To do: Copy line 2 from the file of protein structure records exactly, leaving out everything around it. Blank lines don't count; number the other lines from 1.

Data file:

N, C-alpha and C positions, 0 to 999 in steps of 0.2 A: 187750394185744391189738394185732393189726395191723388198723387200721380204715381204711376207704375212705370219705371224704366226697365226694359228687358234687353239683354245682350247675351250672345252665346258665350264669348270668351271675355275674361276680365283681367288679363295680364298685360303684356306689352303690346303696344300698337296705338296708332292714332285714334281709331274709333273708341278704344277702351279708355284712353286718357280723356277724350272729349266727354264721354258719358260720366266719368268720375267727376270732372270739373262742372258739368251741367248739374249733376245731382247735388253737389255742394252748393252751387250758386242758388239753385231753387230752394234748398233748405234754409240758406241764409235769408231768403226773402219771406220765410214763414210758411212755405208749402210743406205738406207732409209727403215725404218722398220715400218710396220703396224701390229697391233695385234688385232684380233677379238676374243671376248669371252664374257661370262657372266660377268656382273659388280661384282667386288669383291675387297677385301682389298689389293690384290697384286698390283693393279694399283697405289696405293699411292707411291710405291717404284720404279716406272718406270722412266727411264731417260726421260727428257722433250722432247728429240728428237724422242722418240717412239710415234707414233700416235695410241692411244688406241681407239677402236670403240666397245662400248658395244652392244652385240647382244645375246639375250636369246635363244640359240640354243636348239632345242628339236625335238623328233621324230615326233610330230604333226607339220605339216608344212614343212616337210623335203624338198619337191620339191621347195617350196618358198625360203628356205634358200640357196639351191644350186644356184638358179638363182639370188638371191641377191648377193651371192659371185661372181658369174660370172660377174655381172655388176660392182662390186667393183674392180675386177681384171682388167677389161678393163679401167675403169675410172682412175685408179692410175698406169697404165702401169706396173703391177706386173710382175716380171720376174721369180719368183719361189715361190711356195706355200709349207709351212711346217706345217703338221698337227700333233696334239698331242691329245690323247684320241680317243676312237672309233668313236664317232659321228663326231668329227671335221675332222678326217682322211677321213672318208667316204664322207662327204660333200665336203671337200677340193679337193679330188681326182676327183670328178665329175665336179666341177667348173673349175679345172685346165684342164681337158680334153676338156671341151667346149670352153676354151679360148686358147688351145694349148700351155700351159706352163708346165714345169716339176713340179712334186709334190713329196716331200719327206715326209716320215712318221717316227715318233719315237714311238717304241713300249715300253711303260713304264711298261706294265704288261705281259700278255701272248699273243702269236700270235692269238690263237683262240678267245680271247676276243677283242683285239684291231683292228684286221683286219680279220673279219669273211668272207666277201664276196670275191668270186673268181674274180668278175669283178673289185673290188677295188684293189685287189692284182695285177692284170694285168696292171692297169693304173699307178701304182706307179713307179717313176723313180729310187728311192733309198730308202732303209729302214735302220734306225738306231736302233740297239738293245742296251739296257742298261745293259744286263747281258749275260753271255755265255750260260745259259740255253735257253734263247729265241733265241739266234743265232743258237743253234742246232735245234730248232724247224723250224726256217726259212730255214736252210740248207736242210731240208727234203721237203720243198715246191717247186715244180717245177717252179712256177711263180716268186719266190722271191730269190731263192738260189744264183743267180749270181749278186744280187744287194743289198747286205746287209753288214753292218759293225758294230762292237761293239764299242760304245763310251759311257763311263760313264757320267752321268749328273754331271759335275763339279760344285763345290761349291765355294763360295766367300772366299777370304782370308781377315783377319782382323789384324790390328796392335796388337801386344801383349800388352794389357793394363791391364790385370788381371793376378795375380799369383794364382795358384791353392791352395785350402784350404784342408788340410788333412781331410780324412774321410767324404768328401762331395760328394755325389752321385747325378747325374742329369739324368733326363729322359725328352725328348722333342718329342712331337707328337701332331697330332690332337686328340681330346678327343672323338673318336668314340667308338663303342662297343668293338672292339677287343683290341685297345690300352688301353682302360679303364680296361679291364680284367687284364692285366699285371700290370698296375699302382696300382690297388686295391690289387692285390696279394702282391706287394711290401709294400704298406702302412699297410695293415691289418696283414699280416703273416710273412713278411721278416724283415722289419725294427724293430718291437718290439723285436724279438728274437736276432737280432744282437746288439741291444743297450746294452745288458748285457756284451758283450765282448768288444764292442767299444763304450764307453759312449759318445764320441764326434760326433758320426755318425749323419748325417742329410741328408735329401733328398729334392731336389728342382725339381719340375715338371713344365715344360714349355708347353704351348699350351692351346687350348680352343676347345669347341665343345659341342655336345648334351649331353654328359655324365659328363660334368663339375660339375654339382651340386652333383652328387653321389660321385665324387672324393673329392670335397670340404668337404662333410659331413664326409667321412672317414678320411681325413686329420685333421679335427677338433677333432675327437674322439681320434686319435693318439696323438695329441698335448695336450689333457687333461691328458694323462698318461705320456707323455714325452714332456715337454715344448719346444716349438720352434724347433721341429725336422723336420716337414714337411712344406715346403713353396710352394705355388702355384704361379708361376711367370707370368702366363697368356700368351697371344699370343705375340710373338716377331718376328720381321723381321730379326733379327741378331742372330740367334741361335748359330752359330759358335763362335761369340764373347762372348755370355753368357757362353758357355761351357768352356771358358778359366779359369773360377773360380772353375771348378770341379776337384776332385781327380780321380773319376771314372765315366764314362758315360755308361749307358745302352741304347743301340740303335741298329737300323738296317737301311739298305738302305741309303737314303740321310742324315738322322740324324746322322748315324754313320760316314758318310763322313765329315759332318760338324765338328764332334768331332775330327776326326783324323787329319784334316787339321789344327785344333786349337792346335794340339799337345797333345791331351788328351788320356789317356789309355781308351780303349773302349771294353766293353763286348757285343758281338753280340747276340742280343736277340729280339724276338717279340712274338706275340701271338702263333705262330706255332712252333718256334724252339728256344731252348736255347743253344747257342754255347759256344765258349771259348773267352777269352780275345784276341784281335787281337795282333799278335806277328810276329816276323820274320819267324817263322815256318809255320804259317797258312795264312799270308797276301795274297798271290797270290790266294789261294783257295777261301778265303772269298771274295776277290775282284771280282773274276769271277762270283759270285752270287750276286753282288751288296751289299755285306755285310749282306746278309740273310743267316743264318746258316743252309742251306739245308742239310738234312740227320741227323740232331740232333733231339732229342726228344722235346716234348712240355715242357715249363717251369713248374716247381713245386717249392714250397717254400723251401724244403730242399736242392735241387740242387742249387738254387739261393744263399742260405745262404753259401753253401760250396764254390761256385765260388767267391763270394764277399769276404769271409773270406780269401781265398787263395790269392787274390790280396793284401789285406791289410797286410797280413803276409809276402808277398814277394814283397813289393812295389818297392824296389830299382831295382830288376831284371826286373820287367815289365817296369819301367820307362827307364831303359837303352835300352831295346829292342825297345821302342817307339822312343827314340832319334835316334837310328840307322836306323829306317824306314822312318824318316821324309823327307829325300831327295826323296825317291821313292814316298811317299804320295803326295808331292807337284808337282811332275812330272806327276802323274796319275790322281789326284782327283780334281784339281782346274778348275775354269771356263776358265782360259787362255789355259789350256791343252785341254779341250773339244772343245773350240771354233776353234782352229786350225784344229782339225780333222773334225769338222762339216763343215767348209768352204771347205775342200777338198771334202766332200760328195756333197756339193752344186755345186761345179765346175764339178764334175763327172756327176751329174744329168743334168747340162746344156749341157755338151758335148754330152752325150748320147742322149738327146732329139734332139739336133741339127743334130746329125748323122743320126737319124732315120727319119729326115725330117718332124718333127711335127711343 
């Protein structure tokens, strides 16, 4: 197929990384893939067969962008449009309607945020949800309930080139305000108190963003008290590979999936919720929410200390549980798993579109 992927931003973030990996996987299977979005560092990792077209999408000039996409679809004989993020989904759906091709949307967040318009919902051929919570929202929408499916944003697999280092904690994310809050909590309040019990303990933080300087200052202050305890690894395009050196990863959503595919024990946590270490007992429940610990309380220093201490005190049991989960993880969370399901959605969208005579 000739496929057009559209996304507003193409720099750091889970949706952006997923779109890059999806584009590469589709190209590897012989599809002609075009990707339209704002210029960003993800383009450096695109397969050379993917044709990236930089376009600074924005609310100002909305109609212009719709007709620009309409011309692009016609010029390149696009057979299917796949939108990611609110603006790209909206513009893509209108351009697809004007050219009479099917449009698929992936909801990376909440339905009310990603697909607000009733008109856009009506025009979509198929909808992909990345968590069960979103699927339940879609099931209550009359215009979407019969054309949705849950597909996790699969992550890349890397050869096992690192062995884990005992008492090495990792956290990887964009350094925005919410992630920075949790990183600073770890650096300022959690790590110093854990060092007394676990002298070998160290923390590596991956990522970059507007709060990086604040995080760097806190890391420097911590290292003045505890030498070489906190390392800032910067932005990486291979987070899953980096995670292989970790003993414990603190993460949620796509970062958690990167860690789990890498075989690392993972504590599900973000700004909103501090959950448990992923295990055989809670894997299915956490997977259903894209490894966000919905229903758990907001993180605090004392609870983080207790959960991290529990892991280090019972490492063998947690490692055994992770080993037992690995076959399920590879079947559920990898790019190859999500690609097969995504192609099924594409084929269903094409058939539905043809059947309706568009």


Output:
């Protein structure tokens, strides 16, 4: 197929990384893939067969962008449009309607945020949800309930080139305000108190963003008290590979999936919720929410200390549980798993579109 992927931003973030990996996987299977979005560092990792077209999408000039996409679809004989993020989904759906091709949307967040318009919902051929919570929202929408499916944003697999280092904690994310809050909590309040019990303990933080300087200052202050305890690894395009050196990863959503595919024990946590270490007992429940610990309380220093201490005190049991989960993880969370399901959605969208005579 000739496929057009559209996304507003193409720099750091889970949706952006997923779109890059999806584009590469589709190209590897012989599809002609075009990707339209704002210029960003993800383009450096695109397969050379993917044709990236930089376009600074924005609310100002909305109609212009719709007709620009309409011309692009016609010029390149696009057979299917796949939108990611609110603006790209909206513009893509209108351009697809004007050219009479099917449009698929992936909801990376909440339905009310990603697909607000009733008109856009009506025009979509198929909808992909990345968590069960979103699927339940879609099931209550009359215009979407019969054309949705849950597909996790699969992550890349890397050869096992690192062995884990005992008492090495990792956290990887964009350094925005919410992630920075949790990183600073770890650096300022959690790590110093854990060092007394676990002298070998160290923390590596991956990522970059507007709060990086604040995080760097806190890391420097911590290292003045505890030498070489906190390392800032910067932005990486291979987070899953980096995670292989970790003993414990603190993460949620796509970062958690990167860690789990890498075989690392993972504590599900973000700004909103501090959950448990992923295990055989809670894997299915956490997977259903894209490894966000919905229903758990907001993180605090004392609870983080207790959960991290529990892991280090019972490492063998947690490692055994992770080993037992690995076959399920590879079947559920990898790019190859999500690609097969995504192609099924594409084929269903094409058939539905043809059947309706568009």